Data study finds Dolphins were 2nd most unique coverage team in 2020

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The Miami Dolphins, under the direction of head coach Brian Flores, enjoyed a defensive renaissance in 2020. The team was mired in a troubling downward spiral of points allowed over the past few seasons, highlighted by the low-water mark of the entire history of the franchise, which the team endured in 2019.

2017: 393 points allowed (29th in NFL, 6th worst mark in franchise history)
2018: 433 points allowed (27th in NFL, 3rd worst mark in franchise history)
2019: 494 points allowed (32nd in NFL, worst mark in franchise history)
2020: 338 points allowed (6th in NFL)

As it turns out, Flores can coach a defense pretty darn good. And with hopeful upgrades at free safety, inside linebacker, outside pass rush and nickel corner, the Dolphins are hoping for an equally impressive season in 2021. If that materializes, it won’t just be on account of talent. Look for Miami’s coaching to play a hand as well. And, according to a study conducted by Pro Football Focus, the Dolphins have one of the most nuanced coverage schemes in all of football.

First and foremost, the team’s coverage tendencies absolutely fall in line with what you’d expect from a coach who studied under Bill Belichick. The Dolphins are classified by PFF as firmly in the same data set as the other Belichick-ian coaches.

“The “Bill Belichick tree” in the bottom left shows that the Miami Dolphins, Detroit Lions and New England Patriots featured a lot of man coverage, with Cover 0 and Cover 1,” wrote PFF in their study.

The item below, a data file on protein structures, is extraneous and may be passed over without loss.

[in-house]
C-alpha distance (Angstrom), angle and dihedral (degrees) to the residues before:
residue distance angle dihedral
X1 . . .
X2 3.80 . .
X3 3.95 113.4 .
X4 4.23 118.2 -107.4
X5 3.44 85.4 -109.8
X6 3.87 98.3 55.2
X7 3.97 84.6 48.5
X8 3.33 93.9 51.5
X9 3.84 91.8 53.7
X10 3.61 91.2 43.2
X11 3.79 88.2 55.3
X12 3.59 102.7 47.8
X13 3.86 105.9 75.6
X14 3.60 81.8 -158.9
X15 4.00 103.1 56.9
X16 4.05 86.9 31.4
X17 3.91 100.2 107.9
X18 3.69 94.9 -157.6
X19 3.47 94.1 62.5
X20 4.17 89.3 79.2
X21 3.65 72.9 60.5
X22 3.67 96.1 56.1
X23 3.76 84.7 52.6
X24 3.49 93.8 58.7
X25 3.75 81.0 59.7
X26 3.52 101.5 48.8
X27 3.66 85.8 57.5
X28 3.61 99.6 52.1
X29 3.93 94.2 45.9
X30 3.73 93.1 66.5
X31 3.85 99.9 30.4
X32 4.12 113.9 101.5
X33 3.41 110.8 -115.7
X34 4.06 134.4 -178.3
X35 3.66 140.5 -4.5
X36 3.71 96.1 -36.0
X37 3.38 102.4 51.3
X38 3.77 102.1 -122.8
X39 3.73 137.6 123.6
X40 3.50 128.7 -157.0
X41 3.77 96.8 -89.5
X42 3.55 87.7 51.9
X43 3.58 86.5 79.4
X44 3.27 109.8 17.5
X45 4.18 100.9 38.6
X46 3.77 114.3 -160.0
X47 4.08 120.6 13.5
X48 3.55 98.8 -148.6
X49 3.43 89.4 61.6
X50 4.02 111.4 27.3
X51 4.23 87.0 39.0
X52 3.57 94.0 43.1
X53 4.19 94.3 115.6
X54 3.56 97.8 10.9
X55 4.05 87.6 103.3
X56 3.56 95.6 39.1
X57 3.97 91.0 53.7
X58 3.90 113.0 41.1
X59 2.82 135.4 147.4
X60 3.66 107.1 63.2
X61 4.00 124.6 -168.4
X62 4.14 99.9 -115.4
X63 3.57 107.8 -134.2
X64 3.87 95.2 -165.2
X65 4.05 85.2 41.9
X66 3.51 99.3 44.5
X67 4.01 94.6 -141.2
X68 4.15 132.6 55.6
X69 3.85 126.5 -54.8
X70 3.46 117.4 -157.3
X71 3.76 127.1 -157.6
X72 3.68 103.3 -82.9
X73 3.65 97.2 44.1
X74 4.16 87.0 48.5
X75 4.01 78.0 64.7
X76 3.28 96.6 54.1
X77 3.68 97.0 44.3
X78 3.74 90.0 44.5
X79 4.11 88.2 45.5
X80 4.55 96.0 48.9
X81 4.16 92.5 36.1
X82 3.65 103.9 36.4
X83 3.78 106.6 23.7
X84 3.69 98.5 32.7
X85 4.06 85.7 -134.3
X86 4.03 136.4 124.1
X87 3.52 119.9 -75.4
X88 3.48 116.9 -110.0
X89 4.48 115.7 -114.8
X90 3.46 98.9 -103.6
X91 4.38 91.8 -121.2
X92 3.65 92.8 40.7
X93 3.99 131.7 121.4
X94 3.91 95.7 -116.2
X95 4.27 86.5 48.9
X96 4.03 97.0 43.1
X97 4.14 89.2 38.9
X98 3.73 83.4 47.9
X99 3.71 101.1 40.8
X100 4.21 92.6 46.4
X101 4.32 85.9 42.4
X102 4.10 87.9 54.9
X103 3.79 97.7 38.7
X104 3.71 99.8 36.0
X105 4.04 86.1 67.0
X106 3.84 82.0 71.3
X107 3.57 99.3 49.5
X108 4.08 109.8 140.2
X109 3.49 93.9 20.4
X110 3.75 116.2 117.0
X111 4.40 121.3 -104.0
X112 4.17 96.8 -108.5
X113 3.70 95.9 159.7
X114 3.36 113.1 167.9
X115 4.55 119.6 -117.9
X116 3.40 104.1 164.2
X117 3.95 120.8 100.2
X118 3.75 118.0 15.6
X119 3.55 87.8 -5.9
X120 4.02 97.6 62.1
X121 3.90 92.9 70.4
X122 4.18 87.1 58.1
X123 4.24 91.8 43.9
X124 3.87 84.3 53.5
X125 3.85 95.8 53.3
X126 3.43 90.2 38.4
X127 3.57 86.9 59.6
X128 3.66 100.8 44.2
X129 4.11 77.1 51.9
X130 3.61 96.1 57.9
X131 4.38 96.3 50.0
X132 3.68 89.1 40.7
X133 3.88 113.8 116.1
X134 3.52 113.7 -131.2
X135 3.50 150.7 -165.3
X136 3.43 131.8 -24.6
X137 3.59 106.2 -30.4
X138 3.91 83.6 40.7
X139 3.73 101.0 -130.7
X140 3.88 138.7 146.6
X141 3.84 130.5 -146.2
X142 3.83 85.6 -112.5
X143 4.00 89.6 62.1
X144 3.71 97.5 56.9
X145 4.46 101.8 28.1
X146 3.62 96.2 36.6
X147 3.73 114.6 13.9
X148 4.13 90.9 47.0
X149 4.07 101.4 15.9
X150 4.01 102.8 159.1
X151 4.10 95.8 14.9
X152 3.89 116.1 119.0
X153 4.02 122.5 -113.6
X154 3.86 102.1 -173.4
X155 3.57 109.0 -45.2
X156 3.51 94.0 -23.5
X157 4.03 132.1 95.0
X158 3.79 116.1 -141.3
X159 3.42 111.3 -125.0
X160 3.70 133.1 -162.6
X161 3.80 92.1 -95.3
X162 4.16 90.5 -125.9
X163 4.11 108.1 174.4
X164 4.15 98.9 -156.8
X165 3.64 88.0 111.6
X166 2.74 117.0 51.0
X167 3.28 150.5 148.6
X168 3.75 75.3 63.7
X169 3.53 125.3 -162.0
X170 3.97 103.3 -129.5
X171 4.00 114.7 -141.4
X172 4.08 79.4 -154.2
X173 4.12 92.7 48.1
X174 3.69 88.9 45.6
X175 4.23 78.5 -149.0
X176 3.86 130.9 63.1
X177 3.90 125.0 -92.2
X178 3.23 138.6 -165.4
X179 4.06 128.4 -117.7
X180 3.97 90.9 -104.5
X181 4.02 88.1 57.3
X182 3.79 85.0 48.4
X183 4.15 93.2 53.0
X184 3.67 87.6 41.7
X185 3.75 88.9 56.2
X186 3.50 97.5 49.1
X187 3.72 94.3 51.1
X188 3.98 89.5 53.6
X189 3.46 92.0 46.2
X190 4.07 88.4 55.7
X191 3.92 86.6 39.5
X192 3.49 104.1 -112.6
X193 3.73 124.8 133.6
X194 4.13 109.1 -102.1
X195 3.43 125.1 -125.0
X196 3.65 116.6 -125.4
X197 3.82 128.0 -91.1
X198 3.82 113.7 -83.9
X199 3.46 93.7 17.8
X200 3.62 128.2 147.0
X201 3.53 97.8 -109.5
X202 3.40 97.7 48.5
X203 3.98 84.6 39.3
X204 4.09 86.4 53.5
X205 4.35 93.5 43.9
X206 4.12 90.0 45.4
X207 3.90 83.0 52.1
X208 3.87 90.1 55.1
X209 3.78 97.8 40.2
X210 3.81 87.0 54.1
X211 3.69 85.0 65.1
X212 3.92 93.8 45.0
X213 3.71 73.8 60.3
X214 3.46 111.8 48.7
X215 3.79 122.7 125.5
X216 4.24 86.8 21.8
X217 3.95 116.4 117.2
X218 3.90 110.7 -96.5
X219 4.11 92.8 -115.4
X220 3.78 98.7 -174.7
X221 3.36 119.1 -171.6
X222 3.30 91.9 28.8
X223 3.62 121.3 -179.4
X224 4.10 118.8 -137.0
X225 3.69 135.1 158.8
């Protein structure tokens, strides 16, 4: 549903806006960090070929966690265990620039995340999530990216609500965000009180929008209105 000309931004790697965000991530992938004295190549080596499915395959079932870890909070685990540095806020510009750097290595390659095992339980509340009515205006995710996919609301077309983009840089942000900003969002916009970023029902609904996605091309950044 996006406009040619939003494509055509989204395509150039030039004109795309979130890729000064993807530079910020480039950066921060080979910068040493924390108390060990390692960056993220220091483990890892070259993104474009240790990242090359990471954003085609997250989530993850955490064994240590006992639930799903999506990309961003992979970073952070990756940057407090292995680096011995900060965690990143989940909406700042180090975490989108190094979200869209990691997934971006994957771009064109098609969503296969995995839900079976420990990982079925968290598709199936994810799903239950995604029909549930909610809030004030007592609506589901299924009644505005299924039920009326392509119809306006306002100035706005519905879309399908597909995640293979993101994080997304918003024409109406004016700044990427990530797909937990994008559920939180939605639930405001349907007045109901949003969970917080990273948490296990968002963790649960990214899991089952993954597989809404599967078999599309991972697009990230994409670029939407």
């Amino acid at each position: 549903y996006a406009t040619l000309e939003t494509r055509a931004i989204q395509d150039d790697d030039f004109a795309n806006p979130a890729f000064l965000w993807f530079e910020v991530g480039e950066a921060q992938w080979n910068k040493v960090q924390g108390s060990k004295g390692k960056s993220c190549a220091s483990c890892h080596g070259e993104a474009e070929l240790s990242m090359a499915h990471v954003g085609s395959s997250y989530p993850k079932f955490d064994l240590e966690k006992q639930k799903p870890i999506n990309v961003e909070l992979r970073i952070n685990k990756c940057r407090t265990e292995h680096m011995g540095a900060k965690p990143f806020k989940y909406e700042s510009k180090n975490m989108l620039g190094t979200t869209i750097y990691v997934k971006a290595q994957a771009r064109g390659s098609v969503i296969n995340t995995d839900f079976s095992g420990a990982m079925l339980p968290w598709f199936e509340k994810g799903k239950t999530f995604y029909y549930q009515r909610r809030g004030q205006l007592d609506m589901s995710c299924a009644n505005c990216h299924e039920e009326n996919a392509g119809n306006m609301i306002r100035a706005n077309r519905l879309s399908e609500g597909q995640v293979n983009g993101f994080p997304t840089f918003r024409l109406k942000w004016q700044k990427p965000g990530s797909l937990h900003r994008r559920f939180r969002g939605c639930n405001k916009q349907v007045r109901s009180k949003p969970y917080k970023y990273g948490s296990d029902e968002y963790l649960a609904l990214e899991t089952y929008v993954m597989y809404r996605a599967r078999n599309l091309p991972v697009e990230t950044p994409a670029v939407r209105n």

But the fascinating part comes in inspecting the graphs included within the study that showcase Miami’s “coverage uniqueness”. The Dolphins check in at No. 2 overall, behind just the Los Angeles Rams. Being unique doesn’t necessarily guarantee your coverage and pass defense will be good; but Miami’s overall defensive performance is clearly indicative that the different looks Flores put together for his unit in 2020 allowed them to find success on the field.

And, for the first time since 2016, concede less points in a season than they did the year before. So when you consider the scheme and the talent upgrades made on that side of the ball, it is pretty easy to get excited about what this year’s product can look like — especially since there’s now established continuity on that side of the ball from a coaching perspective and with the majority of the incumbent starters.